Troy: I’ll say this guys, were both miserable. Our marriage was not a good marriage. We were externally doing our best to put on a good face, but those that were closest to us knew we fought all the time…

Melissa: You fought. I cried.

Troy: Yeah, she cried, I fought. I would pursue her and she would just kind of try to run away. Not pursue her in physically abusive way, but just angry all the time and frustrated all the time, more so at myself, but I mean, you can only beat yourself up so long, then you start beating up those around you when you have all this undealt with stuff in your heart and life.

Roane: Yeah, we find the easy target: those closest to us.

Troy: Absolutely, and Melissa was an easy target.

Roane: Sure.

Eva: We say in the counseling office, that intimacy is the cure. Connection is the cure, and when you don’t know how to do that…

Roane: What do you know?

Eva: Yes.

Roane: You don’t know what you don’t know.

Eva: That’s right.

Craig: So how did you guys create a breakthrough in your life?

Troy: God created a breakthrough for us. You know, we came home on furlough in 1998 and I was desperate to change. I remember praying, I remember reading books. I remember memorizing scripture and nothing worked. I just remember praying God, you’re going to have to do something here because I don’t know what else to do. The thing I never did was tell anyone what was really going on. I remember going to a counselor, and we went to marriage counseling, went to a marriage intense therapy in 1998 in Colorado on our furlough, and I remember sitting there in that counselor’s office, wanting to tell him the truth and tell him what was really going on, wanting to tell him about my behaviors and my past, but being terrified to do. I really wished I would have done it then, but here’s what God did. Melissa was pregnant with our second child. I was up in Sudan doing some work at a refugee camp with some volunteers from a church in Virginia, and then I flew down to join Melissa for the birth of our second child. I got called into my boss’s boss’s office. And I thought to myself, you know, why would my boss’s boss want to meet with me? And I couldn’t think of anything other than he must be willing to commend them for being such an incredibly awesome missionary. I literally could not think of another reason why he would want to meet with me. We walked into that meeting that day. Melissa met with all the wives of these men. I went into my boss’s boss’s office. My boss was there as well. Another man was there, and they confronted me with some stories that they had heard. I knew at that moment that the truth was going to come out whether I wanted it or not. I really at this point was completely out of control. I was about to get what Melissa describes a God’s merciful 2×4 unveiling what had been secretly going on in my life that I’d been trying to keep it.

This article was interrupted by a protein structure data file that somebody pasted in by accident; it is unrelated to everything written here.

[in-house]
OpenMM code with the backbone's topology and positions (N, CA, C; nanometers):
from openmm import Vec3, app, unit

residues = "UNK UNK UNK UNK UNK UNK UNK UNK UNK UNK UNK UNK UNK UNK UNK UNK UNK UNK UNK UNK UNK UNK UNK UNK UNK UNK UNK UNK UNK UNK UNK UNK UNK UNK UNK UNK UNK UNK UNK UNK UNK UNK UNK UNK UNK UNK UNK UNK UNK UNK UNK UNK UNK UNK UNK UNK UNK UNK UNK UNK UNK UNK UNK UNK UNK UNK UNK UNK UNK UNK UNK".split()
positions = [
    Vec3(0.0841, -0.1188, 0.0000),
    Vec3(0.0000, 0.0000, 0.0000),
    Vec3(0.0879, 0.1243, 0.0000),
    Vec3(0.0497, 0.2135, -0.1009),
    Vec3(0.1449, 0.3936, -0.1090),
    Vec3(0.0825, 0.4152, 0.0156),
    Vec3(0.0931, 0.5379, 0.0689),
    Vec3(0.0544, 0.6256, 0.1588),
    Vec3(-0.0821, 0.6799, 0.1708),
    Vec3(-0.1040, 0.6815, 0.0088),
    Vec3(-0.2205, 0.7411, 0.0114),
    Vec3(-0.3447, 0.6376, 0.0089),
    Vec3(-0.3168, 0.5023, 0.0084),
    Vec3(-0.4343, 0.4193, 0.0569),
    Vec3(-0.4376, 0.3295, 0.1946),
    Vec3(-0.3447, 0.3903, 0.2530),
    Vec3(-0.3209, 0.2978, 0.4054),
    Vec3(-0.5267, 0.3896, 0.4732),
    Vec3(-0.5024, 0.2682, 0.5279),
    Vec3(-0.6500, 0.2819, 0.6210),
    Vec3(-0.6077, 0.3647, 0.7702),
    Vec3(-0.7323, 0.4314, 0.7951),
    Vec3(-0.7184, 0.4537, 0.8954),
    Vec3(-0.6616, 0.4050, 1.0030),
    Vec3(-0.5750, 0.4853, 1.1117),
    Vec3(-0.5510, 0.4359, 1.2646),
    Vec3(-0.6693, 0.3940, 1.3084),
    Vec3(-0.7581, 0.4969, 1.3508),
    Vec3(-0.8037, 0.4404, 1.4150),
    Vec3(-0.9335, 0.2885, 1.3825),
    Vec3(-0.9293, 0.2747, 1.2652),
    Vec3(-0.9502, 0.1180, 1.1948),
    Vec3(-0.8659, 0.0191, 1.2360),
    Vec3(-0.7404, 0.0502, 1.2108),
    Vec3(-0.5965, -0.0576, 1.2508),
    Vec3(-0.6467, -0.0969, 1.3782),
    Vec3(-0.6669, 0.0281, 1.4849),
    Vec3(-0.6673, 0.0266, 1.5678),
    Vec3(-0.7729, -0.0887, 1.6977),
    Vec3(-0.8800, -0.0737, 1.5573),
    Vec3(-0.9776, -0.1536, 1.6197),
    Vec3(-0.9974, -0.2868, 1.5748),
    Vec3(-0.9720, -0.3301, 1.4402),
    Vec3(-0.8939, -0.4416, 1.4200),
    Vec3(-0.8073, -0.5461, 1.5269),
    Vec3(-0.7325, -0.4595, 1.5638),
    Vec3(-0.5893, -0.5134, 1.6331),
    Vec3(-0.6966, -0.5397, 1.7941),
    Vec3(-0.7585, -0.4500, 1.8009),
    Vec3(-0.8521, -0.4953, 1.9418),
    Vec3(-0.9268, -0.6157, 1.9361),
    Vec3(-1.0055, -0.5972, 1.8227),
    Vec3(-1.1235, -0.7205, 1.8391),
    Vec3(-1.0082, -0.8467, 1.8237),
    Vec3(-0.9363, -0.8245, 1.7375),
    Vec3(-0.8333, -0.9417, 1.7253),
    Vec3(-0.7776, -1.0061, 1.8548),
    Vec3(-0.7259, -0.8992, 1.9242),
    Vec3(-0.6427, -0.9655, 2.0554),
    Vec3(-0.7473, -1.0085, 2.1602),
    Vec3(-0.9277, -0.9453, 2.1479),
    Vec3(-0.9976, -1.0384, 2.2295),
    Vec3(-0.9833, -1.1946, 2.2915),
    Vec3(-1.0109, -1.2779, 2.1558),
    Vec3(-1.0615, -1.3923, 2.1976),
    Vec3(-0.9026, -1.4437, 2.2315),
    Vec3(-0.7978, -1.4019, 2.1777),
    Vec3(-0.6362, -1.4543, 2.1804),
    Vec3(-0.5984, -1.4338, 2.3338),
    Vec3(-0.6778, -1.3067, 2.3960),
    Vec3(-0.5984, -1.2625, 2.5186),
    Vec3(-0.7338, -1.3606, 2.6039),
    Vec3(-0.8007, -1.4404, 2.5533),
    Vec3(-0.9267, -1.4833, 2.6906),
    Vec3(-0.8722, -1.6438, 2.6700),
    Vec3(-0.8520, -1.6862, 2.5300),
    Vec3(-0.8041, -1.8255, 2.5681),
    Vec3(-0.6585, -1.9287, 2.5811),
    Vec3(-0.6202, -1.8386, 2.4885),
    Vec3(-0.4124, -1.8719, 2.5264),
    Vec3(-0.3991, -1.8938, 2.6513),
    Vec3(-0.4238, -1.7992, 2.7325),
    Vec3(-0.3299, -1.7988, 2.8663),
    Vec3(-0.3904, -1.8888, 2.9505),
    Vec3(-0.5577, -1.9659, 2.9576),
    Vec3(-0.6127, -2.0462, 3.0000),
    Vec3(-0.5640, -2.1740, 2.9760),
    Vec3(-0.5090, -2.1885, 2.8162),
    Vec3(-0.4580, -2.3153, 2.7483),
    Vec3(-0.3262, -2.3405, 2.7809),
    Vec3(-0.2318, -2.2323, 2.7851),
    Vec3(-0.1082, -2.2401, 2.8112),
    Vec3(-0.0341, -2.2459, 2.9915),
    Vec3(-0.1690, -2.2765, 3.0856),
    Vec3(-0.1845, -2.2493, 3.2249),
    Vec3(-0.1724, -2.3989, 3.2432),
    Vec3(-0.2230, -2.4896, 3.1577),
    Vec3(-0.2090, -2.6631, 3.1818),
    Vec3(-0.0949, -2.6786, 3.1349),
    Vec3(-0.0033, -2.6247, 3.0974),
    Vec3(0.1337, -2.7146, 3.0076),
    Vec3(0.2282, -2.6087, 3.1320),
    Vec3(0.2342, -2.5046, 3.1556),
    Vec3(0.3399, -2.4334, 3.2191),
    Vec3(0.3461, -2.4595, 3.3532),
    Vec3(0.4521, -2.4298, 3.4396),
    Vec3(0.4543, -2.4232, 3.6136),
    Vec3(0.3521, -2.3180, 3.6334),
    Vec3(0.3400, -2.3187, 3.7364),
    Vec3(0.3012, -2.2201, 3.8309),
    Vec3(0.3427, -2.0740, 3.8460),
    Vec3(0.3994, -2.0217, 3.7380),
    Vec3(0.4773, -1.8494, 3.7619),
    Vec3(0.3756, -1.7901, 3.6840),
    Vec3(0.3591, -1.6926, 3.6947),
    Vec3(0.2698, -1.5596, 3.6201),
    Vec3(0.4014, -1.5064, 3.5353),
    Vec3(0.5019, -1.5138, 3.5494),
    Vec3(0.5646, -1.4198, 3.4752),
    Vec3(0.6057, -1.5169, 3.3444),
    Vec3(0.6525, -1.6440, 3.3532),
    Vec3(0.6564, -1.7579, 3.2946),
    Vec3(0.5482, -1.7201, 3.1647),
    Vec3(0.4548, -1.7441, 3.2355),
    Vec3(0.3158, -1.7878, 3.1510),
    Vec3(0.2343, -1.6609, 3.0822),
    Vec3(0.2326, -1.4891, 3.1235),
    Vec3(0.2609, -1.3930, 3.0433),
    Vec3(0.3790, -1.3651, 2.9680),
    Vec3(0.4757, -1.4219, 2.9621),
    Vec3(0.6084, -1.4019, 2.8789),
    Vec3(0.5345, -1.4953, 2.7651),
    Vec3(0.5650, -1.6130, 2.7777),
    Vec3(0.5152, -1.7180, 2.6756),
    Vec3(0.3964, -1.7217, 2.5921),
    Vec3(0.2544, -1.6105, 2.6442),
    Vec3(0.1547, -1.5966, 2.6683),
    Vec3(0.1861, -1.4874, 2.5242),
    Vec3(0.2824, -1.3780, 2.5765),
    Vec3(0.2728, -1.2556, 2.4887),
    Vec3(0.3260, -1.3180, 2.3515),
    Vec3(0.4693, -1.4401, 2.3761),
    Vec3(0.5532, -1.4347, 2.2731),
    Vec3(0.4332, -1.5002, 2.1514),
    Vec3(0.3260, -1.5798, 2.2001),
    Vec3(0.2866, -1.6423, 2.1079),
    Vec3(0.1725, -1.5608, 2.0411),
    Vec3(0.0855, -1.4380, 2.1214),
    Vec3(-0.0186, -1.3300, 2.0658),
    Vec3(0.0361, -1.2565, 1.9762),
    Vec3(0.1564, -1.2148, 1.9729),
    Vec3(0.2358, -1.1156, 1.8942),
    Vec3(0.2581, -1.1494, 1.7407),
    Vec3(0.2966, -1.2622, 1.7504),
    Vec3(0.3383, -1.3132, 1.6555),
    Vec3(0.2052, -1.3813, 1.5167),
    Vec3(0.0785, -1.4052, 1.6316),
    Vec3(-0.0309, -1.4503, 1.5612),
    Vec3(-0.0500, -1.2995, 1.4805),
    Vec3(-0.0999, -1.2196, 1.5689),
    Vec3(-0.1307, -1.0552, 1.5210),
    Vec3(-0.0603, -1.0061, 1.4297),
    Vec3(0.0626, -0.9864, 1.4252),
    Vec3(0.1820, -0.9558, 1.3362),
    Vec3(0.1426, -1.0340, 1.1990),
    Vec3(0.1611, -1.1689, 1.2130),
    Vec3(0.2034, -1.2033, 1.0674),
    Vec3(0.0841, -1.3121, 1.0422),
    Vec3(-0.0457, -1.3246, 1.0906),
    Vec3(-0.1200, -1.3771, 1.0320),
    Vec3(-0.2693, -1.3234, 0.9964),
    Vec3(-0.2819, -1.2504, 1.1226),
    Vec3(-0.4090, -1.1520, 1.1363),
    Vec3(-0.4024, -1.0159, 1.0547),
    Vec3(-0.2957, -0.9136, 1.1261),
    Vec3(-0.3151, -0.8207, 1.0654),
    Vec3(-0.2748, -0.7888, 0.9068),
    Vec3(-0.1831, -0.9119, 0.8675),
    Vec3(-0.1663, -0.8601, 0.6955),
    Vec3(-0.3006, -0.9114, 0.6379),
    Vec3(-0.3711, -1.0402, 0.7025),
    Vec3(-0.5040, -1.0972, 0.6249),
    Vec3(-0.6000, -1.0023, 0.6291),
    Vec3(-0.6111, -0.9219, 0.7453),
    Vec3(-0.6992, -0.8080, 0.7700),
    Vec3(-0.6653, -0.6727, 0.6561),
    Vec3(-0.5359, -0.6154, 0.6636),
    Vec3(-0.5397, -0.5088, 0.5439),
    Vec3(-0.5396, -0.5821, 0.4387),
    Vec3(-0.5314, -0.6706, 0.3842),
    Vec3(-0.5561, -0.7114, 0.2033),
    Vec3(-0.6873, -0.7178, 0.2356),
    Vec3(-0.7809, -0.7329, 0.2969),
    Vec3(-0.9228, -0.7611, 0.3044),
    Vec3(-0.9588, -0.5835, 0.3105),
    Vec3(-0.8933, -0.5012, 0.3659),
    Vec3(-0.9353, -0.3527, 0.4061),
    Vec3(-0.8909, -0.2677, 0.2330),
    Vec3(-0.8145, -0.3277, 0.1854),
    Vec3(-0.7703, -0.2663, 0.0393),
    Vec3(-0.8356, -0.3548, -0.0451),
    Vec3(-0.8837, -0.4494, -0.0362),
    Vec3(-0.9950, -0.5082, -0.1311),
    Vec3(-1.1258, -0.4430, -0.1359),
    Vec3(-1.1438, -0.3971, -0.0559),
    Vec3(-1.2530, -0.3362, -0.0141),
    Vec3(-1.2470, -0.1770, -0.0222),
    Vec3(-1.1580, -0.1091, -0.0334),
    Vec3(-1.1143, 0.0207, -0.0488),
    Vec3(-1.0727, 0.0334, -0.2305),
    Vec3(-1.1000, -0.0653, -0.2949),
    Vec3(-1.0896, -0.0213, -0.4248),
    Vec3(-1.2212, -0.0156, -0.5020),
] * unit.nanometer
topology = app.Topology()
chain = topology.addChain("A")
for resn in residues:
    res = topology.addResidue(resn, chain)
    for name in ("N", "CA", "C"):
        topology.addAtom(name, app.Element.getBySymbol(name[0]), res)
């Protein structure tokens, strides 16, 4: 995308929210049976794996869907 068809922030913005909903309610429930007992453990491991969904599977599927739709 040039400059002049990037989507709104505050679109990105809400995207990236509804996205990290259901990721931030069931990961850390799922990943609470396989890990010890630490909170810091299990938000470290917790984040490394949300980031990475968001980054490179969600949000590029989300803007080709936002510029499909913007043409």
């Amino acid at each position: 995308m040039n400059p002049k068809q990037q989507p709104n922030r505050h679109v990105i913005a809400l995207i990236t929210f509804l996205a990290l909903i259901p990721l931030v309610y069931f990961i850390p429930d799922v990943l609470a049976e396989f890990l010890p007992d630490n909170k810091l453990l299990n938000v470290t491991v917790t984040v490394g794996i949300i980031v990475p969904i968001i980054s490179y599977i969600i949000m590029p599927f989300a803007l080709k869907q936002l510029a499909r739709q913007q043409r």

Craig: Wow. So, who hit you with a 2×4? Was it Melissa or one of those guys?